Dr. Yee Sook Cho of the Regenerative Medicine Research Center has established a new efficient method of commercializing reprogramming-related technologies and applying it to medical tests by developing a new small molecule (RSC133). This has the potential to improve the generation of induced pluripotent stem cells (iPSCs), similar to embryonic stem cells (ESCs), from human somatic cells.
RSC133, a newly identified small molecule, can be used to optimize the condition of reprogramming from patient’s own cells. As the technology is very promising to effectively regenerate tissue, Dr. Cho will continue to explore its potential molecule targets and applications for future stem cell based medical technologies.
Dr. Shinya Yamanaka (professor at Kyoto University, Japan), the 2012 Nobel Prize recipient for Physiology or Medicine, has first reported that somatic cells can be reprogrammed into a pluripotent state by ectopic expression of defined factors. This reprogramming technology offer several advantages over ESCs as therapeutic material, such as avoiding destruction of embryo and immune rejection following transplantation.
However, the use of viral transgenes, the slow reprogramming process, and low reprogramming efficiency impede potential applications of this technology.
Patient-specific iPSCs created from reprogramming technologies are highly-valued for their technical and economic value in various fields, including the development of customized treatments and new medicines.
In order to produce iPSCs with various levels of market-determined quality and to bring closer the date of commercialization, safe and effective reprogramming technologies should always have priority.
Dr. Cho’s team has identified RSC133, a new small molecule that increases reprogramming efficiency and they have characterized the functional role of RSC133 in the reprogramming process. (See Pictures 1 and 2)
As RSC133 enhances the growth of cells in the reprogramming process, regulates the expression of pluripotent marker genes and cell cycle inhibitory factors, and engages in epigenetic regulation, it demonstrates that it provides an intracellular environment favorable for reprogramming induction.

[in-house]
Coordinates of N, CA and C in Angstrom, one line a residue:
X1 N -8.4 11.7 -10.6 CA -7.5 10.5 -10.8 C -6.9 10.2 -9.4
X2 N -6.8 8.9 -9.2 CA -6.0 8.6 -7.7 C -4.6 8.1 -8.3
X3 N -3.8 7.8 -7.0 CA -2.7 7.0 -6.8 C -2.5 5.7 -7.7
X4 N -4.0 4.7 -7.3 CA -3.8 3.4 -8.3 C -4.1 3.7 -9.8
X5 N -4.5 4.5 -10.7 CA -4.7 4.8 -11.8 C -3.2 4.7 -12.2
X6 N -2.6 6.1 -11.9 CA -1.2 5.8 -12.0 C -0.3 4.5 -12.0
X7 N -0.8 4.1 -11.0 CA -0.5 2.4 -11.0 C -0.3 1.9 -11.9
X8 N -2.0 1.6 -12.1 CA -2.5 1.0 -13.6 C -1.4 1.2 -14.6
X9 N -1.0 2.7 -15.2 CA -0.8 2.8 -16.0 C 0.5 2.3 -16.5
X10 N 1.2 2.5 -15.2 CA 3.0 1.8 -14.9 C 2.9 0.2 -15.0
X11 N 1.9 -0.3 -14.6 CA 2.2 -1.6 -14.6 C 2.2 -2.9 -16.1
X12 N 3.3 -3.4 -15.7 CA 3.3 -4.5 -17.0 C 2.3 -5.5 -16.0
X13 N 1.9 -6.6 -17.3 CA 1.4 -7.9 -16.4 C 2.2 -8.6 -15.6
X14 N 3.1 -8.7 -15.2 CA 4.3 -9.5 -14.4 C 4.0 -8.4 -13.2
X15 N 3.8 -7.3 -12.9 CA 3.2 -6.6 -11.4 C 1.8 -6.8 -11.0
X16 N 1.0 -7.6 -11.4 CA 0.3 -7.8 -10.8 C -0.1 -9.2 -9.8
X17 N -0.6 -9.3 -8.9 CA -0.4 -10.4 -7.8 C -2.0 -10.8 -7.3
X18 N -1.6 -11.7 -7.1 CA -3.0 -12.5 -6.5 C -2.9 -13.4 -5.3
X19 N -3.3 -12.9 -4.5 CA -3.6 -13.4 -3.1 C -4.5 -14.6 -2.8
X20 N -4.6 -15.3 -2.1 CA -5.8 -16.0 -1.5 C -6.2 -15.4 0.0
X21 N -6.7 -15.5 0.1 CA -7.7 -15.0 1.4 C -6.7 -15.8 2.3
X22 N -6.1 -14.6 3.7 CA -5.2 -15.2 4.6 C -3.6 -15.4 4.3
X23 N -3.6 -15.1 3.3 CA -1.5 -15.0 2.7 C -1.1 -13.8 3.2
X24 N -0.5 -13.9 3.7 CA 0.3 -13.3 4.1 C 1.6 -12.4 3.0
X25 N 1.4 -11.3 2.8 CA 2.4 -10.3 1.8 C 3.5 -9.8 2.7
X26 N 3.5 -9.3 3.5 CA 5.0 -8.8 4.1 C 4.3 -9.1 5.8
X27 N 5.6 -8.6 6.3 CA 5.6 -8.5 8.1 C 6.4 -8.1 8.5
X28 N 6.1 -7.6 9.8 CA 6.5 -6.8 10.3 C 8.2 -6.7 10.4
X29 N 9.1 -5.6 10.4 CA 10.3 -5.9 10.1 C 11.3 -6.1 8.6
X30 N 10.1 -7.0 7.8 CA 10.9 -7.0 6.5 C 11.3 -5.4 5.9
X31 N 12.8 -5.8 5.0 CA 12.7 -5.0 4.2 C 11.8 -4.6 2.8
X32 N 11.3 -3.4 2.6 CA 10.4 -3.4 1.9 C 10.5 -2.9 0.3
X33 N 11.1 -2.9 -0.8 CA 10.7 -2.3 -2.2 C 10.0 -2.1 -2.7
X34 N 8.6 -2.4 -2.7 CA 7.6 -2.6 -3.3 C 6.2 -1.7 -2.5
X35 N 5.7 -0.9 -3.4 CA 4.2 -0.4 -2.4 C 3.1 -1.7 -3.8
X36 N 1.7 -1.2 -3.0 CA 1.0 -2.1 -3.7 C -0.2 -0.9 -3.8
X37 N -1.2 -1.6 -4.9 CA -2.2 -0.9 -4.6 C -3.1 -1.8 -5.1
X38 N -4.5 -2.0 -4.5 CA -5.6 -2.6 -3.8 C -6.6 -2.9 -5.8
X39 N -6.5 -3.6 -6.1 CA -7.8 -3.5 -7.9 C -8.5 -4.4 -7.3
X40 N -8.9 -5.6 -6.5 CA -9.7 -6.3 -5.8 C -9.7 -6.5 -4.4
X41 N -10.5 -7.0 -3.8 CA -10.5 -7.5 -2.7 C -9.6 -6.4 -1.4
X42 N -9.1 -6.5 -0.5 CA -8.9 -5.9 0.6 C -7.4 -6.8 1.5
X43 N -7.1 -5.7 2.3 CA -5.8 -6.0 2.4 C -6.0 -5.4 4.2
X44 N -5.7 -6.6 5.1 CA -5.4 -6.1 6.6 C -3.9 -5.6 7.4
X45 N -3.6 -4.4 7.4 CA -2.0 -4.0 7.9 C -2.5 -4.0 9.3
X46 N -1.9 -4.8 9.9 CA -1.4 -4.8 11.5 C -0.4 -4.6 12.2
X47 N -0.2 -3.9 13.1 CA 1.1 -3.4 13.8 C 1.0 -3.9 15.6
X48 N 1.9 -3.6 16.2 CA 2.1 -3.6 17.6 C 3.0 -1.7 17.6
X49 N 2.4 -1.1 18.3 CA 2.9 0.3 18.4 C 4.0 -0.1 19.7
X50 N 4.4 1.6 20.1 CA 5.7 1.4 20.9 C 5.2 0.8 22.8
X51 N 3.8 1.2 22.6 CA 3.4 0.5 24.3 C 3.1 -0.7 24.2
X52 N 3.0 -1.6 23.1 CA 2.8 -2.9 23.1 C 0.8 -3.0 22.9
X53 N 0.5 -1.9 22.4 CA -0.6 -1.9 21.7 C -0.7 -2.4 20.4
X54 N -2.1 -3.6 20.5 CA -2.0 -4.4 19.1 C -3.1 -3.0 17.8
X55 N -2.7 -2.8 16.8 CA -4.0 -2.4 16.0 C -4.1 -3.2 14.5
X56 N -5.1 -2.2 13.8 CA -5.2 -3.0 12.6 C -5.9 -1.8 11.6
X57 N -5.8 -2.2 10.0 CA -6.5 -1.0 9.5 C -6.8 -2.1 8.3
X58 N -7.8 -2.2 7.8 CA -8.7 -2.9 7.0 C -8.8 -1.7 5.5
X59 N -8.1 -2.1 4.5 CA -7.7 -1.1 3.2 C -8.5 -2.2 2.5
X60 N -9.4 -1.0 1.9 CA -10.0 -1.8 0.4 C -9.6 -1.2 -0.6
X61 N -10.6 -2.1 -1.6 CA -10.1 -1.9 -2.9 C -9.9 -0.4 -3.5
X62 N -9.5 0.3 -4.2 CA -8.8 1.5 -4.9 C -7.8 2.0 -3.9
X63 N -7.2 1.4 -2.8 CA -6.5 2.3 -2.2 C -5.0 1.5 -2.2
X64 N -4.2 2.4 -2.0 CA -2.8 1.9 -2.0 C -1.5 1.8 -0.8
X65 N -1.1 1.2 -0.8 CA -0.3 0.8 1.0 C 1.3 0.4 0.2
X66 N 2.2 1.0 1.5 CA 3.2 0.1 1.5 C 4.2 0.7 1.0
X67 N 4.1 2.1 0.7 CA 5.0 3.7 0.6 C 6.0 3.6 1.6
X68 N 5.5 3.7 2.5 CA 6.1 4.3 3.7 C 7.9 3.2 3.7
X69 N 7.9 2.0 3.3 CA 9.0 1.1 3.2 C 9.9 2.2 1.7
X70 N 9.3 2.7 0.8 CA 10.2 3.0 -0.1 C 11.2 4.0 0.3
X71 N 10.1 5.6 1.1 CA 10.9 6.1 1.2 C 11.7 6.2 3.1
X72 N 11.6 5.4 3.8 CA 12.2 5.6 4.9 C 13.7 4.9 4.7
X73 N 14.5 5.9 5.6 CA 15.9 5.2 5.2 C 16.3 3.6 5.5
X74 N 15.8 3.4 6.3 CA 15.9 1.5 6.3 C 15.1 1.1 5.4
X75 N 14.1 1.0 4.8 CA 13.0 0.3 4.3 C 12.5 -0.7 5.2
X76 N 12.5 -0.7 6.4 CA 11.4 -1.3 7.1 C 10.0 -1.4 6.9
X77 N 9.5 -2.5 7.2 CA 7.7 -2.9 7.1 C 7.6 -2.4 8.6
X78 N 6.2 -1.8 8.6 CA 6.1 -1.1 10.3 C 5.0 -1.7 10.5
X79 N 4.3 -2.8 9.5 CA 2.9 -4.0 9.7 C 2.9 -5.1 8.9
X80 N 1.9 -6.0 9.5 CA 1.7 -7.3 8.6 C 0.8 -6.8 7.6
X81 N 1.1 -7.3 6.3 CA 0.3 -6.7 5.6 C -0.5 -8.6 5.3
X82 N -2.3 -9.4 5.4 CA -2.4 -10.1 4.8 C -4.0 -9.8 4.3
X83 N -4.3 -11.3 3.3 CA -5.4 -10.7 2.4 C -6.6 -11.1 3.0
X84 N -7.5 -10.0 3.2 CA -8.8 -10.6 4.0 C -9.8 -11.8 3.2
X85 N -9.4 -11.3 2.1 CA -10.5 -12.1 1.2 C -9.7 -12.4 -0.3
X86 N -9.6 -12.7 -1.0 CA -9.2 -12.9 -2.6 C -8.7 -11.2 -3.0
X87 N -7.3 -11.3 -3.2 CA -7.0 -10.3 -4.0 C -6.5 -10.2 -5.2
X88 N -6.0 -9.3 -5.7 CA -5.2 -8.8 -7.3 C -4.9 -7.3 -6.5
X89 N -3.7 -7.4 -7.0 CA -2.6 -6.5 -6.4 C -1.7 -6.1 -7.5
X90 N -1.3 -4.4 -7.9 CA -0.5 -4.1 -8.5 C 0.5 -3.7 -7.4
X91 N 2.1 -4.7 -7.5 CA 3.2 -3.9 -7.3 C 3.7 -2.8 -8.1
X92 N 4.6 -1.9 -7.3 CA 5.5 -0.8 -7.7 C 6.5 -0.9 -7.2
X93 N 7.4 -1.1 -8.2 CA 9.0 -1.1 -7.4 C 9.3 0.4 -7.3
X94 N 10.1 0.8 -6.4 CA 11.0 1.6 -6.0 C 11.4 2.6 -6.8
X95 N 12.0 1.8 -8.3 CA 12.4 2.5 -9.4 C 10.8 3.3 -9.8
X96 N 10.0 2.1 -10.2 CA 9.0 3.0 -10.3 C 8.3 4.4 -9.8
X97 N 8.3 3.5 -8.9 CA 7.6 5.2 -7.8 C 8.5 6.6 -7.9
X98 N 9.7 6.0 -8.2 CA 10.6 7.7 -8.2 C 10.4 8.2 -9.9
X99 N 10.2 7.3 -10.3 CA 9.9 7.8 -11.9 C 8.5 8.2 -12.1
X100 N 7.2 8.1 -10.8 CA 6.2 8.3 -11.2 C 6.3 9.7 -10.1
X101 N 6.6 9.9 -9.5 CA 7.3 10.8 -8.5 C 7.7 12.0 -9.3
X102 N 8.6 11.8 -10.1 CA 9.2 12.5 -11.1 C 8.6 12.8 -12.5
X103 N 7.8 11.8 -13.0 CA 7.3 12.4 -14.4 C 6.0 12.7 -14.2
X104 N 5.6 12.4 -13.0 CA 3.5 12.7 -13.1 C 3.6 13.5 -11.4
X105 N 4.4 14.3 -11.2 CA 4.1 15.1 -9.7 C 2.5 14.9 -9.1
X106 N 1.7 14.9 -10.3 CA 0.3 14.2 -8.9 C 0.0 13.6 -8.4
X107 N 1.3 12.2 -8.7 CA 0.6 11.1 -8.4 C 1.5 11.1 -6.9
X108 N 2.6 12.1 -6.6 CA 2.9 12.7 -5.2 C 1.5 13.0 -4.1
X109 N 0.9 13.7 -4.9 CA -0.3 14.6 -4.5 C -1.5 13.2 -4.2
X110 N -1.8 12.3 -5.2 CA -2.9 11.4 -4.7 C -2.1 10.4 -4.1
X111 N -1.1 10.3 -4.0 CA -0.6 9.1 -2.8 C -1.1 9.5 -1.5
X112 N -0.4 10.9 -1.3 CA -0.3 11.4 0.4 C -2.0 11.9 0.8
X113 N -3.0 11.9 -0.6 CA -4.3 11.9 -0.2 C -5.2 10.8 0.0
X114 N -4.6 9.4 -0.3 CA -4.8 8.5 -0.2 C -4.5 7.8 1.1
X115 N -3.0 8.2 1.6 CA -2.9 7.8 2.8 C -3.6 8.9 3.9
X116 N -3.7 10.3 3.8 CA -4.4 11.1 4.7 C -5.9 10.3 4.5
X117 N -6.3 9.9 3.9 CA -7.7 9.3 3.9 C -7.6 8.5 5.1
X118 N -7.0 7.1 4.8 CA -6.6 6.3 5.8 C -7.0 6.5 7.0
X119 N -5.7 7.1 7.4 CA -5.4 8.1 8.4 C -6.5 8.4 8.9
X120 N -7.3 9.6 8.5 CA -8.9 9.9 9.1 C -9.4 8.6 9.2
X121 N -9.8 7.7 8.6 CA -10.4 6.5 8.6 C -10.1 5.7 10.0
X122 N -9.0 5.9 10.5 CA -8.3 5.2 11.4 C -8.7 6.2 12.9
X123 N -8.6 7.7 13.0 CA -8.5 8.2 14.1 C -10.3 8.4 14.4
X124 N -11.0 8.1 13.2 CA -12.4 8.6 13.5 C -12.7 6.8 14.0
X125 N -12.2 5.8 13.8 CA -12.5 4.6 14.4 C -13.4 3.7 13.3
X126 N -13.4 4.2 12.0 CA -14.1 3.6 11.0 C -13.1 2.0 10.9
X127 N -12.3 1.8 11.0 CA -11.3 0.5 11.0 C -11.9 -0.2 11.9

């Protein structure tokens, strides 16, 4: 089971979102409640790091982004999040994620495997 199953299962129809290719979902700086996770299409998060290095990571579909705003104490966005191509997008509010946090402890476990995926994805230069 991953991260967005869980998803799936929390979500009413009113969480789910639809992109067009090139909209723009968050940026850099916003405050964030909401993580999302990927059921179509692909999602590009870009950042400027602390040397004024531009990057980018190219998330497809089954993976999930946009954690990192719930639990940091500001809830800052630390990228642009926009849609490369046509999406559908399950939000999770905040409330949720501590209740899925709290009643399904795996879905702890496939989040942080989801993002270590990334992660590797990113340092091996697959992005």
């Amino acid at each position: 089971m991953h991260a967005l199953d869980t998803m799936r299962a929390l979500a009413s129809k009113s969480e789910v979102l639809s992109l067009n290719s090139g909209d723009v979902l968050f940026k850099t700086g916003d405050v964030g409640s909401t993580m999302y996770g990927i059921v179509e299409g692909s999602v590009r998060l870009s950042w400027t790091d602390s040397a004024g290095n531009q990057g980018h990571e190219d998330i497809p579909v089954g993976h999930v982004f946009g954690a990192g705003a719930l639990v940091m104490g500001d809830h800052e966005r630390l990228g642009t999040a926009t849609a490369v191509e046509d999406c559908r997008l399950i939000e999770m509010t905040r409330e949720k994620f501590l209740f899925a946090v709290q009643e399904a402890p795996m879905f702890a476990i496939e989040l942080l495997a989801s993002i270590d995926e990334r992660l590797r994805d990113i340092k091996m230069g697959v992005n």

Moreover, when RSC133 has been added to a culture medium for pluripotent stem cells, including human ESCs and iPSCs, it has been demonstrated to inhibit differentiation and sustain an undifferentiated state effectively. Therefore, RSC133 may be used to develop techniques for the mass production of pluripotent stem cell cultures. (See Picture 2)
Dr. Cho has stated, “This research has shown the potential for improving the problems of current reprogramming technologies and bringing closer the commercialization of patient-customized treatments.”
This research was led by Dr. Yee Sook Cho and Dr. Jungwoon Lee of KRIBB and joined by Dr. Kyeong Lee of Dongguk University and Dr. Dongsup Kim of KAIST. It was also supported by the Biomedicine Technology Development Project of the Ministry of Education, Science and Technology (Minister Lee Jooho) and the National Research Foundation (President Seung-jong Lee) and by the NAP Cooperative Research Project by the Korea Research Council of Fundamental Science and Technology (President Kim Gun). A related achievement was also posted on the online version of ‘Angewandte Chemie International Edition’ (on 4th November, early view version), the world’s foremost journal in the field of chemistry. Domestic and international patents are pending.
▲RSC133 treatment during reprogramming process improved the efficiency and speed of reprogramming as well as the number of fully reprogrammed iPSCs. The time required for reprogramming was reduced (Green arrow). The timing of gene activation of the pluripotency markers (Oct4 and Nanog) and of histone (H3K9) acetylation is indicated by orange bars. The timing of gene repression of Dnmt1 is indicated by vanishing blue bars.
▲RSC133 suppresses the reprogramming deterrent factors responsible for low reprogramming efficiency, and RSC133 is effective for maintaining and culturing undifferentiated pluripotent stem cells.